As 2009 began, three weeks before Barack Obama took office, the Dow Jones Industrial Average closed at 9034 on January 2, its highest level since the autumn panic. On March 2, the Dow fell another 4.24% to 6763, for an overall decline of 25% in two months and to its lowest level since 1997. The alarming message here is that President Obama’s policies have become part of the economy’s problem. Investors with “skin in the game” aren’t falling for the socialist trillion dollar spending plans from the Democrat Party in full power in Washington D.C. They have it all for two years minimum.
After five weeks in office, it has become apparent that Obama’s Big Brother spending policies are slowing, if not stopping, what would otherwise be the normal cycle of economic recovery. From punishing business and eliminating legal deductions to wasting scarce national treasury, Obama is creating more anxiety and less confidence in the economy — and is helping prolong what may have been a minor recession.
In fact, by historic standards, two successive quarters of negative GNP will have not been reached until the end of March. And early numbers point to growth in January.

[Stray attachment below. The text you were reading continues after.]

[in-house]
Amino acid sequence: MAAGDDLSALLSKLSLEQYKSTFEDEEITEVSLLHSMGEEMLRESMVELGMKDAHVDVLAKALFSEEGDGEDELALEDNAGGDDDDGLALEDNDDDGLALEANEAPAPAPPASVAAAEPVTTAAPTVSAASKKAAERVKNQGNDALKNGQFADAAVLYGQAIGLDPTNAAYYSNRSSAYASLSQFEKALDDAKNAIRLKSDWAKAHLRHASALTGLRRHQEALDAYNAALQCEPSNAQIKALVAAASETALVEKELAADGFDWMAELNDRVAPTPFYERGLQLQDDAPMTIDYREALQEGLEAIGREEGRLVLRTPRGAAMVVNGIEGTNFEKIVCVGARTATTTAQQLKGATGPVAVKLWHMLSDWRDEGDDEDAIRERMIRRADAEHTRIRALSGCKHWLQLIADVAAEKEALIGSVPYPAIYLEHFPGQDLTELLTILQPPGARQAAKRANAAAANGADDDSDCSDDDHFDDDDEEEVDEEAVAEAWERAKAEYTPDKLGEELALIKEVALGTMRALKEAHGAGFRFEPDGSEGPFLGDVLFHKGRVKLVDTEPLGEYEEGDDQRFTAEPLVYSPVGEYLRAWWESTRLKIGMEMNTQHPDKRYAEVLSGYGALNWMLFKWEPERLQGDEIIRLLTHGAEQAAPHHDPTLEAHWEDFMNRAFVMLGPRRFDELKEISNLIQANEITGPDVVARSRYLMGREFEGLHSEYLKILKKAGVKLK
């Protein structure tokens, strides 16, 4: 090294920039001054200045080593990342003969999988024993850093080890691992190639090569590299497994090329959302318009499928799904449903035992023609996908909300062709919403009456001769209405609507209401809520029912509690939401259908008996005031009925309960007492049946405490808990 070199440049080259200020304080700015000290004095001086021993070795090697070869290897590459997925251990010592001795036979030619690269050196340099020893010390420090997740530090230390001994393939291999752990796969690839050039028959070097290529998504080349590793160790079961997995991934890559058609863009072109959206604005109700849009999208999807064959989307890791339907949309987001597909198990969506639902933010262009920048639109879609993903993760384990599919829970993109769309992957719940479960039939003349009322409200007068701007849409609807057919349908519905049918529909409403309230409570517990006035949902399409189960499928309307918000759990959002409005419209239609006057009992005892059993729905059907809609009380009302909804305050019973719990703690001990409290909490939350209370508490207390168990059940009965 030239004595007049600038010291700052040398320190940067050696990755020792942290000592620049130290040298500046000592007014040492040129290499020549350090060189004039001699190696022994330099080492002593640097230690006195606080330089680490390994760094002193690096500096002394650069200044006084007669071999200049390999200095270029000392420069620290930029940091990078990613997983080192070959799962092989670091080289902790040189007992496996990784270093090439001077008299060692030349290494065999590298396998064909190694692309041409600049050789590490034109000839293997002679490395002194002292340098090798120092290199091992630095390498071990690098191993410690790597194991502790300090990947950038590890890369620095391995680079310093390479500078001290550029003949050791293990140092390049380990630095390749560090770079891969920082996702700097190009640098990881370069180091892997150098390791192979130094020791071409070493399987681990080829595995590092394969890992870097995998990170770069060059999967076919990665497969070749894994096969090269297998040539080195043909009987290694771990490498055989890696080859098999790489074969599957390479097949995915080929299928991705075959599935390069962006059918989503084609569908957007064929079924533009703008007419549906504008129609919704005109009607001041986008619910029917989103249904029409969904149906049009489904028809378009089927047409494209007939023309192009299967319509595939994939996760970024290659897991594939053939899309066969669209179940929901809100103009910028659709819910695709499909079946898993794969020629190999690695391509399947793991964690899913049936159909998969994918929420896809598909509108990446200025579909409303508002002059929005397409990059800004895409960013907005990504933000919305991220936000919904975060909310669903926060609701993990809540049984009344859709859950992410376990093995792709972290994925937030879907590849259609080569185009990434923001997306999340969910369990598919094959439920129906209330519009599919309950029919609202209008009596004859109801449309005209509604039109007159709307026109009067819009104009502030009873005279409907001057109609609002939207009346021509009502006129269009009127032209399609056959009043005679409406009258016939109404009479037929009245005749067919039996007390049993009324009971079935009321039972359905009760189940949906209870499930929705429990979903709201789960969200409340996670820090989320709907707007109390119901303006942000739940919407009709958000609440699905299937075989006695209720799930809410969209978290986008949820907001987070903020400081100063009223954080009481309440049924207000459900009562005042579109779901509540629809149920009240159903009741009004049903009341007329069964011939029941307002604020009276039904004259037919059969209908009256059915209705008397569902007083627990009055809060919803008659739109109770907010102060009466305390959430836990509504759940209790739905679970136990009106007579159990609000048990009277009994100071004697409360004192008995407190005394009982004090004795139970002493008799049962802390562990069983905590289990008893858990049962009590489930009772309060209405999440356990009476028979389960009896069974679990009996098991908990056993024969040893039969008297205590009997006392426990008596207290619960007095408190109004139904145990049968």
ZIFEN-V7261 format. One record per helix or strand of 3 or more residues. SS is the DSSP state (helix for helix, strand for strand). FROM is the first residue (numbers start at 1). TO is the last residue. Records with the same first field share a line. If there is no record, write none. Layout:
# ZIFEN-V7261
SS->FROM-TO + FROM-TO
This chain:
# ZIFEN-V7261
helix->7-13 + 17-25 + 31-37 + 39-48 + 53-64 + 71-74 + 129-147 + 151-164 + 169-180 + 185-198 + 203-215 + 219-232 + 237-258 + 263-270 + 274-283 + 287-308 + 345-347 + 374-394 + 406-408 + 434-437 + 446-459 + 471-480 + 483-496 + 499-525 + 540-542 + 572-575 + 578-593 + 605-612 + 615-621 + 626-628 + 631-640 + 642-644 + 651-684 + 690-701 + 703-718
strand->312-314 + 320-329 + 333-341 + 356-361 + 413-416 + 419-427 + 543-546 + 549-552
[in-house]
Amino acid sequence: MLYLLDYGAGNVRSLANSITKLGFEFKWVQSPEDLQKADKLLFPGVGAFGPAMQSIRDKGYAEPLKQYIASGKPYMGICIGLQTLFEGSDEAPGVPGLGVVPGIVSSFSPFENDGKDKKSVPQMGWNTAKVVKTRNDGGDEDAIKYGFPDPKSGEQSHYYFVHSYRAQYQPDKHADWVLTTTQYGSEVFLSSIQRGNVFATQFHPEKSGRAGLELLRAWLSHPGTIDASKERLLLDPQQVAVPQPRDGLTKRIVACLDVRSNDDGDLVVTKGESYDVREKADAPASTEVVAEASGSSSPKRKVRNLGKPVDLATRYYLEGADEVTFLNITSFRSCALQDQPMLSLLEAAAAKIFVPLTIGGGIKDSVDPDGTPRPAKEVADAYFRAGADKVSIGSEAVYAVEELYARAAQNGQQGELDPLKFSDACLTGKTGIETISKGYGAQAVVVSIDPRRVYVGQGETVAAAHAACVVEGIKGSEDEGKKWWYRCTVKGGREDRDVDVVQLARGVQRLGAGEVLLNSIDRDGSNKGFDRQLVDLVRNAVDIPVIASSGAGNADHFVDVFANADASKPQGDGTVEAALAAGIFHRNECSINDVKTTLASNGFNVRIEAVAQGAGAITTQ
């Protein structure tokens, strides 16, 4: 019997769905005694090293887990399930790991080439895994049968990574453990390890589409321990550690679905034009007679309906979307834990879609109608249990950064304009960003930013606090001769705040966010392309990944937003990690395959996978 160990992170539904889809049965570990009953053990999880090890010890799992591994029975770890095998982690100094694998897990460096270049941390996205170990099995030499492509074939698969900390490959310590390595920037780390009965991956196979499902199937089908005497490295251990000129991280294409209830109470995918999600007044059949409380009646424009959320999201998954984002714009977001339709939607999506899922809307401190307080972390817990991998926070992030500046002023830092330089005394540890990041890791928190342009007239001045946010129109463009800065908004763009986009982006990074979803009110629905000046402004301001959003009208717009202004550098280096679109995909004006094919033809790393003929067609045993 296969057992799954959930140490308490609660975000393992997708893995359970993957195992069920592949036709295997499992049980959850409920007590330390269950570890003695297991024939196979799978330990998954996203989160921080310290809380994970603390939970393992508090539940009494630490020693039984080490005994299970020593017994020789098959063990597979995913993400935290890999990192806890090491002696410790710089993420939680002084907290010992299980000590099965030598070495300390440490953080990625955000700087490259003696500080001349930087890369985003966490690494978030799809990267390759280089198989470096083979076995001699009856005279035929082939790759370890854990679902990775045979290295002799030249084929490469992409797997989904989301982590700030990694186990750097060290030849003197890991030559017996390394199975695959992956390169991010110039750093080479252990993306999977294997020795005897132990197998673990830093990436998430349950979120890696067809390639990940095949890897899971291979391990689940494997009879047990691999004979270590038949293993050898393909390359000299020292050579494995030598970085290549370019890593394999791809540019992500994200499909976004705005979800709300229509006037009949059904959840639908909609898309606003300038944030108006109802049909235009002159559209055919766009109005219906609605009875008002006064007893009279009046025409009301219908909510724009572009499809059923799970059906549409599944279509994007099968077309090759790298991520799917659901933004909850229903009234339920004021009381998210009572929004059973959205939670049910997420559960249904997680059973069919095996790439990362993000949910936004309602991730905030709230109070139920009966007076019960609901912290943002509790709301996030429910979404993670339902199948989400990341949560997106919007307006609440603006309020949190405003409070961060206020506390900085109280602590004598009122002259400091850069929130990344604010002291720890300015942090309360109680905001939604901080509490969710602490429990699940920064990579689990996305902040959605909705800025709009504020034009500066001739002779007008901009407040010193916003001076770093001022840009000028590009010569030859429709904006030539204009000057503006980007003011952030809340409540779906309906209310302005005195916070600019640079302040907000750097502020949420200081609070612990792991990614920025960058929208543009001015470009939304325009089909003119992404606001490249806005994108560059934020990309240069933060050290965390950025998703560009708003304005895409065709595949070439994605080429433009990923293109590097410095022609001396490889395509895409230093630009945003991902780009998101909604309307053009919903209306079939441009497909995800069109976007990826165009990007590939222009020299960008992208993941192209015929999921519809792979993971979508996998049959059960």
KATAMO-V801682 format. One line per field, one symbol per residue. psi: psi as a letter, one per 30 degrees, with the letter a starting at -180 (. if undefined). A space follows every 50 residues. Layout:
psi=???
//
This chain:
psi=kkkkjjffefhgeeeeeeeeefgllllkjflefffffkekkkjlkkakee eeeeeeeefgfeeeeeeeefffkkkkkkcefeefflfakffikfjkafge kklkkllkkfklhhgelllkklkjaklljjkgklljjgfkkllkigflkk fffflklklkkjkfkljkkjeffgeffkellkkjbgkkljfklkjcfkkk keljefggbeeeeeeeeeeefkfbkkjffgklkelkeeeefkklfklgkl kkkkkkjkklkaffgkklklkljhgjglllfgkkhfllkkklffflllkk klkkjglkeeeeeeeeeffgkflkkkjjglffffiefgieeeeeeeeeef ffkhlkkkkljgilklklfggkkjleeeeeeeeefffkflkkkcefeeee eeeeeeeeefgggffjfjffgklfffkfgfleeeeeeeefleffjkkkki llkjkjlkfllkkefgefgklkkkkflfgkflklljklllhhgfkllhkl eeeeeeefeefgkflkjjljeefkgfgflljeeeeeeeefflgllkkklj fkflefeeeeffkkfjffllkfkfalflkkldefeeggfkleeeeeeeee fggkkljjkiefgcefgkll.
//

The “blame Bush” game is over and has been since the election last November. In fact Congress has been ruled by the Democrat Party the past two years. Bush and Cheney were lame ducks. Had there been a vice president groomed for the presidency, there may have been more blame to pin to Bush.
Former President Bush warned of the financial problems eight times the past two years and was downplayed by the Democrats in power, aided by the mass media. Barney Frank in fact, was as guilty as Ken Lay of Enron for “happy talk” about Fanny and Freddie bad loan policies.
The Democrats who now run Washington don’t want to hear this, because they benefit from blaming all bad economic news on President Bush. And Mr. Obama has inherited an unusual recession deepened by credit problems, both of which will take time to climb out of. But it’s also true that the economy has fallen far enough, and long enough, that much of the excess that led to recession is being worked off. Already 15 months old, the current recession will soon match the average length — and average job loss — of the last three postwar downturns. What goes down will come up — unless destructive policies interfere with the sources of potential recovery.
— Wall Street Journal